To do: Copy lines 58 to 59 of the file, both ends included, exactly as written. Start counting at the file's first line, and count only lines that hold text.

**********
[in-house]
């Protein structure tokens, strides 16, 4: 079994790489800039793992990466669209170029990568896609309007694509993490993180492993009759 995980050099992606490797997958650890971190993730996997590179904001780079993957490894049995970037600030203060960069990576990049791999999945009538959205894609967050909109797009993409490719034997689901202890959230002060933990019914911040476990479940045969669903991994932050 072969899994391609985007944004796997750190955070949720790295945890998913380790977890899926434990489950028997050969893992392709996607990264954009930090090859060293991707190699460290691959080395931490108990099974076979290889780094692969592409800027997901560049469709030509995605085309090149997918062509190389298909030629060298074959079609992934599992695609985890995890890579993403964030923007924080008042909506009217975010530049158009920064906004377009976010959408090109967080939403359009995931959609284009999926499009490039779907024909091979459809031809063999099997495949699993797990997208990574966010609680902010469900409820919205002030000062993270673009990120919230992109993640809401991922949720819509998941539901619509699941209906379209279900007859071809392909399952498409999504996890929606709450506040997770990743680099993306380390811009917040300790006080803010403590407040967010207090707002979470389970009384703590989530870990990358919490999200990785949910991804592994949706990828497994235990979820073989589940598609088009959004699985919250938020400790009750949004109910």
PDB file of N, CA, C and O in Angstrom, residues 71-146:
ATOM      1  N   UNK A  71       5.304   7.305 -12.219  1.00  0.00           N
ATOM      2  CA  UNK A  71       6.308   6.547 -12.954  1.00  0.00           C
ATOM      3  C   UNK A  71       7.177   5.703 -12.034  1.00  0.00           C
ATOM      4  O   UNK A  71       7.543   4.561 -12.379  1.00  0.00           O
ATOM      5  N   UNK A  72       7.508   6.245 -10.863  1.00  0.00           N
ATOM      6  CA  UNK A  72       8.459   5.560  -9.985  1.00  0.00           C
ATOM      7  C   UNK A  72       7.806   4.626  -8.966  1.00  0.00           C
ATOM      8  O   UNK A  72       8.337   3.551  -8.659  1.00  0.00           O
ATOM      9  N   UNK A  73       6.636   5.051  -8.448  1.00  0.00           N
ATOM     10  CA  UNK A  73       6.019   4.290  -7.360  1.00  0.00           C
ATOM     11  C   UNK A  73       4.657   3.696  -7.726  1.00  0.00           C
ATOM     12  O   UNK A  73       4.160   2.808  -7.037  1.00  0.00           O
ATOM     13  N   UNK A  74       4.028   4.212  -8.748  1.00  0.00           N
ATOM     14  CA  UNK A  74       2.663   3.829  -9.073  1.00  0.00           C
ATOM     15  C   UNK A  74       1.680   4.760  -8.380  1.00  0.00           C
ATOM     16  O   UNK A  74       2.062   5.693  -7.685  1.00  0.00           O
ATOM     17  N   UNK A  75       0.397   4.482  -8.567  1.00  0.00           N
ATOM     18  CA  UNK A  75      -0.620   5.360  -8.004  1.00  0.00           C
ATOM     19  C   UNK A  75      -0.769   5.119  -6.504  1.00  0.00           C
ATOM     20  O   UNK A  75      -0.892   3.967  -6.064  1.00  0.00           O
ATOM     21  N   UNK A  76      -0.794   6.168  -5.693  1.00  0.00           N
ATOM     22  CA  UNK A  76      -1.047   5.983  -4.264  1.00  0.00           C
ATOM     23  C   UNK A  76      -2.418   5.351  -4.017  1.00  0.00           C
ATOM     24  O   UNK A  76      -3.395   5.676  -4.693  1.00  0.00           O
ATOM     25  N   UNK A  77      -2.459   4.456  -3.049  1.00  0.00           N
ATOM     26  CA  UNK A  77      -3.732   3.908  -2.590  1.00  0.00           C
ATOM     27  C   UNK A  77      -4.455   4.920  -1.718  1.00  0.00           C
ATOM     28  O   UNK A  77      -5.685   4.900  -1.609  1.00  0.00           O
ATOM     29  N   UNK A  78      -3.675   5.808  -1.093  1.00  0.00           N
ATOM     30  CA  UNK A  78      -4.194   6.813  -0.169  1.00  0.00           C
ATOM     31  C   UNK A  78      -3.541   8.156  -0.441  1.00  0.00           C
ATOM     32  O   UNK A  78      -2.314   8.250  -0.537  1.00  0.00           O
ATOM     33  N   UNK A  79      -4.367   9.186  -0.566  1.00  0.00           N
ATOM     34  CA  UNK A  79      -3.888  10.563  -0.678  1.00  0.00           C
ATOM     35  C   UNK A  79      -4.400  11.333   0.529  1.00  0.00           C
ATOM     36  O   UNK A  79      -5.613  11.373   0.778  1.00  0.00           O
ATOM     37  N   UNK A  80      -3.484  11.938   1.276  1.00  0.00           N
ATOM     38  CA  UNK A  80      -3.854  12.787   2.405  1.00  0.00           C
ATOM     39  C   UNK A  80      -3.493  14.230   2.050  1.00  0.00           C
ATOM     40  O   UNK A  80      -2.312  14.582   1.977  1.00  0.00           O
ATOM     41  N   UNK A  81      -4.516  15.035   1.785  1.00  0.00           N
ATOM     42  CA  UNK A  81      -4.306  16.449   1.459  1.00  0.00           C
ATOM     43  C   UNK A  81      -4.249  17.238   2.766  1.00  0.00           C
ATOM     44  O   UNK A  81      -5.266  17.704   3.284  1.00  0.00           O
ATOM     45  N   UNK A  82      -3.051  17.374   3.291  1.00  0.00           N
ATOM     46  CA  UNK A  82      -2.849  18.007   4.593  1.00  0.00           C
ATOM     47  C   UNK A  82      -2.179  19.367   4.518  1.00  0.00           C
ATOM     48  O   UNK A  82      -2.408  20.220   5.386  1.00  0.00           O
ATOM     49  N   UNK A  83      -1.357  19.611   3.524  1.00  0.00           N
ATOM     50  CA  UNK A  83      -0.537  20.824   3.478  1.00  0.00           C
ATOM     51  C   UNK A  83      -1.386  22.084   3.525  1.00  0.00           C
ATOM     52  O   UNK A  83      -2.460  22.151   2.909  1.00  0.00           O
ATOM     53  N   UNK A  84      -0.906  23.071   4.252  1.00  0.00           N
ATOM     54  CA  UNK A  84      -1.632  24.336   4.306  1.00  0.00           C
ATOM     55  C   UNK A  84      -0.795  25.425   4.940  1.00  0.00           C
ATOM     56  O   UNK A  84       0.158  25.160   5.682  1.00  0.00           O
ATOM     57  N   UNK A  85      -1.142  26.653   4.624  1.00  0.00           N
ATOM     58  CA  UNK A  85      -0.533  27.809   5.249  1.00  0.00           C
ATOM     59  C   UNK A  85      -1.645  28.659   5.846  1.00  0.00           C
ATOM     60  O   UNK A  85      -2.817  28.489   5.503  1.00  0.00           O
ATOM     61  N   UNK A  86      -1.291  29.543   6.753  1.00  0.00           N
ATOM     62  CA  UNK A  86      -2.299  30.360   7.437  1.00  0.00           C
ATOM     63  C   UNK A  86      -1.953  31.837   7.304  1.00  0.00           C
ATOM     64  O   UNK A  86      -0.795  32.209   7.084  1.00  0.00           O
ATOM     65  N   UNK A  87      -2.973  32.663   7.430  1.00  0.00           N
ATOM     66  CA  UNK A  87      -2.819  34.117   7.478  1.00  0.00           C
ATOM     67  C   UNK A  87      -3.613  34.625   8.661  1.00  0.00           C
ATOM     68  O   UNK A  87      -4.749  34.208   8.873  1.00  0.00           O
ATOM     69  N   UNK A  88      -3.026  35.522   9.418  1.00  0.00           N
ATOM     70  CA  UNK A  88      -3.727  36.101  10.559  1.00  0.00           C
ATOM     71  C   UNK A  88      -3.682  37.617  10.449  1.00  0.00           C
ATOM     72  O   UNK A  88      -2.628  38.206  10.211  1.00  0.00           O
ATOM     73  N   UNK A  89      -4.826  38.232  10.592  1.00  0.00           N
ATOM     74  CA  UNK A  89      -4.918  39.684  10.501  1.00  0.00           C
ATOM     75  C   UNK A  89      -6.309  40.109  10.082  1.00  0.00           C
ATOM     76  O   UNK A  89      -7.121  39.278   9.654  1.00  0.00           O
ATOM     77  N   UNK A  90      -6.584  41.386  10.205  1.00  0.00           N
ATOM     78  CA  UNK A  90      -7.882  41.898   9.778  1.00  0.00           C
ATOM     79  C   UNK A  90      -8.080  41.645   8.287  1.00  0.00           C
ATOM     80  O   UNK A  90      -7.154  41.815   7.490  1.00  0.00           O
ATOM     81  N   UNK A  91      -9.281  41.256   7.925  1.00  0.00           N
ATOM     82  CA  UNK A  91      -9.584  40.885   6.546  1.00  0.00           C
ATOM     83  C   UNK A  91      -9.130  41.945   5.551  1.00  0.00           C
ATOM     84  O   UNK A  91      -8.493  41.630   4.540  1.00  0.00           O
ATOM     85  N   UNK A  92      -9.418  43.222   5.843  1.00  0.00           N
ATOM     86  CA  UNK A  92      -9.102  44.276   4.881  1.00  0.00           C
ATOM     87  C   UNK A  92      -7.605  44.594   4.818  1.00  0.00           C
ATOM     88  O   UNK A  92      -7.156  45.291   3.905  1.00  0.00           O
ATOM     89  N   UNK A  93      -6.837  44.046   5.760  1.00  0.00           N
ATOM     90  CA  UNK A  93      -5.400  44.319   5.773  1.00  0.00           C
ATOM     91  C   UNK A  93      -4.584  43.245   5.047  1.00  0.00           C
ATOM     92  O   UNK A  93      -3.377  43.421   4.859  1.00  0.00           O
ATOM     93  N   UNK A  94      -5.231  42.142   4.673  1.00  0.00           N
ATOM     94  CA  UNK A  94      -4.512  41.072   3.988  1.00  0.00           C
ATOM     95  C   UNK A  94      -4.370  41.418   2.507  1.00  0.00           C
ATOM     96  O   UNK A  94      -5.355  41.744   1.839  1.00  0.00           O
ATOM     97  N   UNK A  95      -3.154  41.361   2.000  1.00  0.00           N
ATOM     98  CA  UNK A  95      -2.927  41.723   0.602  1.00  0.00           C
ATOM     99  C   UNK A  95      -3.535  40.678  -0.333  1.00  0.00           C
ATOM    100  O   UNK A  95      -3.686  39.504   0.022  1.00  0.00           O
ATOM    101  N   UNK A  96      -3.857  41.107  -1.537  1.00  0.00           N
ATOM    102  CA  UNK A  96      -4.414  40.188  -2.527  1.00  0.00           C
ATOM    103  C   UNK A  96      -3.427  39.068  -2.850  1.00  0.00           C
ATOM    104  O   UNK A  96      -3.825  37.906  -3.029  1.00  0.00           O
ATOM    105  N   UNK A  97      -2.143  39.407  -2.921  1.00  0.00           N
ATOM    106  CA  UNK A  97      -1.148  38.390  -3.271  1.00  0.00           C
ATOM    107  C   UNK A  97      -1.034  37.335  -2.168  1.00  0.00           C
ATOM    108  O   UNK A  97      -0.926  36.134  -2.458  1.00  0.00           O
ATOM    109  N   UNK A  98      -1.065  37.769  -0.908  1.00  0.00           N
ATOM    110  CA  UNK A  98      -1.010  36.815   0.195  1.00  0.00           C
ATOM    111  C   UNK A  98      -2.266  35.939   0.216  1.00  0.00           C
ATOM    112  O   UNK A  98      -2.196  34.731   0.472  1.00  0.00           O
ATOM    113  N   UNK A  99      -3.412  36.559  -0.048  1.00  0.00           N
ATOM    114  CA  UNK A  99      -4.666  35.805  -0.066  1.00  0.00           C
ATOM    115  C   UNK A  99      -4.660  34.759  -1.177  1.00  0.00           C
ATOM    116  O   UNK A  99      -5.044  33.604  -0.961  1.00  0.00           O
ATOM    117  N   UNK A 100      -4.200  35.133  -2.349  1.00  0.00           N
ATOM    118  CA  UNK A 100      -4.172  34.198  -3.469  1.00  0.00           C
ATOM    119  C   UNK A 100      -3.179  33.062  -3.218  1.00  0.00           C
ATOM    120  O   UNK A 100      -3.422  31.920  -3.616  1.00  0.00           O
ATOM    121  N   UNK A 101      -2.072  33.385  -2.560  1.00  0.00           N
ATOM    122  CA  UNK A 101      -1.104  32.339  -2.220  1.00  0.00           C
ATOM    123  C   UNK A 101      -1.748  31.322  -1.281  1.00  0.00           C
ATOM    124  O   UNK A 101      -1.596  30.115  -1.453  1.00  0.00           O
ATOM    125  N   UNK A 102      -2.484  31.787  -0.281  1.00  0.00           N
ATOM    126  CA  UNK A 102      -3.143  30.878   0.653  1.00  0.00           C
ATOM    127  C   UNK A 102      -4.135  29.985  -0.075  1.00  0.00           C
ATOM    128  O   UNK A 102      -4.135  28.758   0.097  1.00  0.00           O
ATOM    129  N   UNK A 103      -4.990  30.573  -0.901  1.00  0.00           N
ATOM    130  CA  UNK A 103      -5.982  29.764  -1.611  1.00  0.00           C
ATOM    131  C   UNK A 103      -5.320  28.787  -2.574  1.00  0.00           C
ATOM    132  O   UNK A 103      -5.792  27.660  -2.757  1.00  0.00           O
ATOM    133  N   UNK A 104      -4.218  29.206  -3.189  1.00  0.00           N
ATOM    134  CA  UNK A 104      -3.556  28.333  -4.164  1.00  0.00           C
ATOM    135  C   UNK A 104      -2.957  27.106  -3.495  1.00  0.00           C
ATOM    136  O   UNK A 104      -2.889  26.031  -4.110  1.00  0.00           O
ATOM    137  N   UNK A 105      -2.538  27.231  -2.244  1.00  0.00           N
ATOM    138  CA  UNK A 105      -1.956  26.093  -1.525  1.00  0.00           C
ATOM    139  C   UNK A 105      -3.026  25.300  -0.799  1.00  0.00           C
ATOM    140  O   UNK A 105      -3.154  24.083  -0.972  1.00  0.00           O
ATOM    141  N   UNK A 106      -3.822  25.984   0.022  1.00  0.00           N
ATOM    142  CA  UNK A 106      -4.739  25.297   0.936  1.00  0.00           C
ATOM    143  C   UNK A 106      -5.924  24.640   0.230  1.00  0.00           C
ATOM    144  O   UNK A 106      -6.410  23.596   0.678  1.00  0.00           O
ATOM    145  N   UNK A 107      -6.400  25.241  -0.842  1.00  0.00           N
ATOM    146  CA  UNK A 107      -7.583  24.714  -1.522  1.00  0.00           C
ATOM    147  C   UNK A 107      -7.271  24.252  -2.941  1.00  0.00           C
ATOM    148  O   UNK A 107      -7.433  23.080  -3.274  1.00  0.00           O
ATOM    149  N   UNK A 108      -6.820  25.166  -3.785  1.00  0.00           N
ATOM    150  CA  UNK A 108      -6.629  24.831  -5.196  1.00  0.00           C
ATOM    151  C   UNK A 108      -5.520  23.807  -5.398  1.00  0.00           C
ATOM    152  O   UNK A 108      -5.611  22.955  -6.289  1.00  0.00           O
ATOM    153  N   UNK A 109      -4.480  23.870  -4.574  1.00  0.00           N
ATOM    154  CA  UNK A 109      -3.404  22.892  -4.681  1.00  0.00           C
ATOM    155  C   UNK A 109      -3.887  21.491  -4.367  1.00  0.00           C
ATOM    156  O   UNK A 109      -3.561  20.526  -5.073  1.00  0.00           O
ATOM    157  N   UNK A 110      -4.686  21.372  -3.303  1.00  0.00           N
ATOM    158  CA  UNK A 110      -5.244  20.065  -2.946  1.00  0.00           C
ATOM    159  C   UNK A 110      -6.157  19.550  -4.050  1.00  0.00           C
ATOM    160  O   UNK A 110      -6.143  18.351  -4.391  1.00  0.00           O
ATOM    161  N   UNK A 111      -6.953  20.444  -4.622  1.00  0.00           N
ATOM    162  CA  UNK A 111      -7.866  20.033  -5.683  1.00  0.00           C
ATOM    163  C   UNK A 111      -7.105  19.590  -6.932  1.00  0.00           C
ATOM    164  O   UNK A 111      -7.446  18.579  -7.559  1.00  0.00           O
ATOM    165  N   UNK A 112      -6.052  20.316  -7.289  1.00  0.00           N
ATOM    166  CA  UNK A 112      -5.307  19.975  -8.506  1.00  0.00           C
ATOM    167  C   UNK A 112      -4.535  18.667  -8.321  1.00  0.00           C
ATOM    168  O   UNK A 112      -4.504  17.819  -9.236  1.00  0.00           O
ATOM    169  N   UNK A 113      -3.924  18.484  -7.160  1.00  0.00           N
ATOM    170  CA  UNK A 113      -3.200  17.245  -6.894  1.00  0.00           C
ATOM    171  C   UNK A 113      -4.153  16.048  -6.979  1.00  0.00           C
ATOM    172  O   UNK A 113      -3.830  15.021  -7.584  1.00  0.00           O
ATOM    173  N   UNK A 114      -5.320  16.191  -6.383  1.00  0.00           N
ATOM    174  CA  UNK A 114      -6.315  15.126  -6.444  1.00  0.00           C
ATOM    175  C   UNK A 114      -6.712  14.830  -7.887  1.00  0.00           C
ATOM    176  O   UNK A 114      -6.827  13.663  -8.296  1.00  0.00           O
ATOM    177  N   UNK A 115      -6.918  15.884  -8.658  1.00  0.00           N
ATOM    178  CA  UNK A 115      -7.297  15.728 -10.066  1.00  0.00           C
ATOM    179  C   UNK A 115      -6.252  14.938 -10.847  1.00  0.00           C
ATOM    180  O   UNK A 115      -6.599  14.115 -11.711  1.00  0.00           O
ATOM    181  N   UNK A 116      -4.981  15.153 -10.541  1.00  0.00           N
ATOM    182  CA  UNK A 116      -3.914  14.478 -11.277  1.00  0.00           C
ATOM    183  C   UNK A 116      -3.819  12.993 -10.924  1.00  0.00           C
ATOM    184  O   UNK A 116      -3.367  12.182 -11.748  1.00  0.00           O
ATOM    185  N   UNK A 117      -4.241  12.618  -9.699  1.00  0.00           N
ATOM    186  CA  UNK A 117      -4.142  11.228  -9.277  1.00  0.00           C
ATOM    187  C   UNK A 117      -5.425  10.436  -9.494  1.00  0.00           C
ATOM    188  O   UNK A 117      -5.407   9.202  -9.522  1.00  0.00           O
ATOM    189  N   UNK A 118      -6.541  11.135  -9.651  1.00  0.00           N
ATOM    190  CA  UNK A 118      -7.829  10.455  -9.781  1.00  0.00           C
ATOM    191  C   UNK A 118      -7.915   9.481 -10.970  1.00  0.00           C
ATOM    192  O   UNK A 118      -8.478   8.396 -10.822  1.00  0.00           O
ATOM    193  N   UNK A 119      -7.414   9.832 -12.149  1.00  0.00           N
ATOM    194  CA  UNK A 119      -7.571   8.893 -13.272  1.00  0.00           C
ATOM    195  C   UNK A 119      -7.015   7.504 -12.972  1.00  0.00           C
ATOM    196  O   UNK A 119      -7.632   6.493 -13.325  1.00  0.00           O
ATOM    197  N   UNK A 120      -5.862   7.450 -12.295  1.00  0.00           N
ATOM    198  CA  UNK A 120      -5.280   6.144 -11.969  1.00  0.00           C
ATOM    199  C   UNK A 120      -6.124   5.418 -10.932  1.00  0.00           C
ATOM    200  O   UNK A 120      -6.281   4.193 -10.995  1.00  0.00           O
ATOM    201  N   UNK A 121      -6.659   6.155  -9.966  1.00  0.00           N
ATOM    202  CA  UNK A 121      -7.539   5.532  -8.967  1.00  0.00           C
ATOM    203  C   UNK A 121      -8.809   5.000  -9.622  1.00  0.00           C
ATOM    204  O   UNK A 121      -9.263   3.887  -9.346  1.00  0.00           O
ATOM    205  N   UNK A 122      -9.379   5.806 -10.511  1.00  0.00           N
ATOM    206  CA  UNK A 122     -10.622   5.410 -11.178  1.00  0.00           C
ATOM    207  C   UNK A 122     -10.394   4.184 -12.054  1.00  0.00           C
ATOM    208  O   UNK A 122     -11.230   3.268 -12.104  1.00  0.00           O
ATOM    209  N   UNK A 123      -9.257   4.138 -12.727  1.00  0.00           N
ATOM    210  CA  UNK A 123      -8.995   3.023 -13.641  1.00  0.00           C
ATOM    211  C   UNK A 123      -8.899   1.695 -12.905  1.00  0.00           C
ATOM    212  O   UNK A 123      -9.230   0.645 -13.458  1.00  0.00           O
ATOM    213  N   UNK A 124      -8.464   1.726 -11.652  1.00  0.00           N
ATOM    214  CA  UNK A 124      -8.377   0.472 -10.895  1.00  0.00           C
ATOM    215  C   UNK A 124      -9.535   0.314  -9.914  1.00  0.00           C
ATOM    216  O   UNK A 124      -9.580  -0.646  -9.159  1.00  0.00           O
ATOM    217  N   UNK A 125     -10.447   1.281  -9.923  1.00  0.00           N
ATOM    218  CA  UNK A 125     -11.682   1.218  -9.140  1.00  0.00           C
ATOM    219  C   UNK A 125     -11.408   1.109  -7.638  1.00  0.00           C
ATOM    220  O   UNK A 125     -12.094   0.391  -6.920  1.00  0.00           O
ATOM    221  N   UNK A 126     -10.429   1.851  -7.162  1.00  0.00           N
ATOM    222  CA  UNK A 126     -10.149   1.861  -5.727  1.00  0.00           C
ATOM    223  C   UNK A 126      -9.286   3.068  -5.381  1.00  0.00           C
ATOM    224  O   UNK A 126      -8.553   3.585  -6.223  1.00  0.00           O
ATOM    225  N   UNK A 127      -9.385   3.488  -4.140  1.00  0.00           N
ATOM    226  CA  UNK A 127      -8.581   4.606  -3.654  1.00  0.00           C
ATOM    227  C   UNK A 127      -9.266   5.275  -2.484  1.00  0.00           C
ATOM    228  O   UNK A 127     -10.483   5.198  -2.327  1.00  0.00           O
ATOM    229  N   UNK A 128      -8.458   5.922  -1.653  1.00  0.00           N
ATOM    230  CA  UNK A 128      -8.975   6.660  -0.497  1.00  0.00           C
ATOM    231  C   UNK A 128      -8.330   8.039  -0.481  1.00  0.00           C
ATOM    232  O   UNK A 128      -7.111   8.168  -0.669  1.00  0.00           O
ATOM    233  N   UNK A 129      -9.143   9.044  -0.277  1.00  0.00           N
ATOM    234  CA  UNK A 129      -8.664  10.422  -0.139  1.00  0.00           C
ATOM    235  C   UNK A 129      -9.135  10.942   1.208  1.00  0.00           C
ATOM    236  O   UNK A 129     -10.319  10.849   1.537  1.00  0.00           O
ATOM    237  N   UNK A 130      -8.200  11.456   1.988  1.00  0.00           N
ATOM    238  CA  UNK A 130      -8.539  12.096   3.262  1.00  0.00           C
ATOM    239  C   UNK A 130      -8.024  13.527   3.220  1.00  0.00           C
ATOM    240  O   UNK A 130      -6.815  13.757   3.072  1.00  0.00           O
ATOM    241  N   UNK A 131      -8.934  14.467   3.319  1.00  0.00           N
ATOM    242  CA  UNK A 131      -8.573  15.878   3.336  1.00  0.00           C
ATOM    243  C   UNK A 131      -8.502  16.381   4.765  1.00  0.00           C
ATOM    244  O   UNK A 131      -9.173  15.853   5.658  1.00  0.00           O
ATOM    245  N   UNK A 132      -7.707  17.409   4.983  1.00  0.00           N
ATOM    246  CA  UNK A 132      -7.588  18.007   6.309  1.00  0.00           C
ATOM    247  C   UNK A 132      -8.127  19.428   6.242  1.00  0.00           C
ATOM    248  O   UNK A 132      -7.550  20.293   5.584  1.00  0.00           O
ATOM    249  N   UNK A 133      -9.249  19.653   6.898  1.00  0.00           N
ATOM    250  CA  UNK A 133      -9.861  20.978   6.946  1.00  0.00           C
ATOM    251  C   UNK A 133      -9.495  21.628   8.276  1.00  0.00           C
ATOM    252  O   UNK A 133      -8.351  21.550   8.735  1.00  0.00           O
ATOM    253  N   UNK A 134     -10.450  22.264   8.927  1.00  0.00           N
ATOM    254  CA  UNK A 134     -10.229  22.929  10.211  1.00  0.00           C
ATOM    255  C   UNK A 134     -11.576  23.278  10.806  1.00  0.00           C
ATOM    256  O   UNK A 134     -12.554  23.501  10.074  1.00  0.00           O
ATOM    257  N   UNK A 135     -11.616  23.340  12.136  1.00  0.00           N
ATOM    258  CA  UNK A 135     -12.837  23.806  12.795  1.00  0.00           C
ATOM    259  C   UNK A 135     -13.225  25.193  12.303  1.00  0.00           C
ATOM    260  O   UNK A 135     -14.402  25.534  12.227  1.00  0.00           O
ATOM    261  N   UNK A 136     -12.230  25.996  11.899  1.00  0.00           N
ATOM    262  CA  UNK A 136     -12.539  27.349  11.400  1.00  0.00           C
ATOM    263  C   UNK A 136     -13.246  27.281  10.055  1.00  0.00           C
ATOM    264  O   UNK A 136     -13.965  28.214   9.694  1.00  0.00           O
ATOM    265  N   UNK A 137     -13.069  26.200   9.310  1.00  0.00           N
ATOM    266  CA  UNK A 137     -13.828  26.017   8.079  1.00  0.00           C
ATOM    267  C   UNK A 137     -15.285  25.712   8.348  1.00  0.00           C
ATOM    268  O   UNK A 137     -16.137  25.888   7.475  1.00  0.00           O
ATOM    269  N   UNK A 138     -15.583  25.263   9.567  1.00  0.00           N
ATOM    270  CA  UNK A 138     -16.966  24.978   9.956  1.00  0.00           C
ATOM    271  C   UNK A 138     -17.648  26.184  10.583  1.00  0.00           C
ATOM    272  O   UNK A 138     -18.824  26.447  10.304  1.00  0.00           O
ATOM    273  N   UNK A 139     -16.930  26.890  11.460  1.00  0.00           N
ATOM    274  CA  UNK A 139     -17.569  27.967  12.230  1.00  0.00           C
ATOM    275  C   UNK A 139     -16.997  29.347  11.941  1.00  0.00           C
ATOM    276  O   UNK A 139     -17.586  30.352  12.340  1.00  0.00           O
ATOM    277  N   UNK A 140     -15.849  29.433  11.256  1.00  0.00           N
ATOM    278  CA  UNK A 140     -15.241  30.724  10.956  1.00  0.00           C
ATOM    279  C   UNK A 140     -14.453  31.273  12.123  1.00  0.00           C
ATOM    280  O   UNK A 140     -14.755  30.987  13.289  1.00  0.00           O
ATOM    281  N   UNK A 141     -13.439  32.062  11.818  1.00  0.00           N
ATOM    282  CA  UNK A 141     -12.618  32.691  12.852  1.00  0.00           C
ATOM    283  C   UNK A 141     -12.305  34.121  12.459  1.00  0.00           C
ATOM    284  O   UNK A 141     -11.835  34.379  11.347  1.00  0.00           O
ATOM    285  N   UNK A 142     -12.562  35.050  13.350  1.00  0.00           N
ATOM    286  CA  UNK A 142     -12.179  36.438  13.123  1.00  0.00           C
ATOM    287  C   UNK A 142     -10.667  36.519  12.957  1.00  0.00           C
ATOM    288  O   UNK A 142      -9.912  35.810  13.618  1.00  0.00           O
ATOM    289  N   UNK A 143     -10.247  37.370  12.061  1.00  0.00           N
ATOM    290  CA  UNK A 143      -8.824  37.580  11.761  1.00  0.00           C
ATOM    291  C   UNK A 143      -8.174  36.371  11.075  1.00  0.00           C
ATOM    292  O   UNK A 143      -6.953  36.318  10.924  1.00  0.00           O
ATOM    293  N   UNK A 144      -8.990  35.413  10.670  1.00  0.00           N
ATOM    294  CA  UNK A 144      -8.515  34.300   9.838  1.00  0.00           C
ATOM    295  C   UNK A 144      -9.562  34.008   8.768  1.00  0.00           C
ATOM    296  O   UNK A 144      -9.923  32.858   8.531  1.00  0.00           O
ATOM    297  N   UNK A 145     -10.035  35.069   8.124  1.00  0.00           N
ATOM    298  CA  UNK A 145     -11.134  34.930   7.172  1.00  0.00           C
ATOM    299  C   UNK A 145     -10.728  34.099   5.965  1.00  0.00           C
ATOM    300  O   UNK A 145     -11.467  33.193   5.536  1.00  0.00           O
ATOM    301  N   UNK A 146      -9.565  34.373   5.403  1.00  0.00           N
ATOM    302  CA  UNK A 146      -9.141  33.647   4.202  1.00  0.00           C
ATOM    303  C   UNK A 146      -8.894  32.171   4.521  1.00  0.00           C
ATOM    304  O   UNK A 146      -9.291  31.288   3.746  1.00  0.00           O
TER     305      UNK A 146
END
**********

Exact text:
ATOM     55  C   UNK A  84      -0.795  25.425   4.940  1.00  0.00           C
ATOM     56  O   UNK A  84       0.158  25.160   5.682  1.00  0.00           O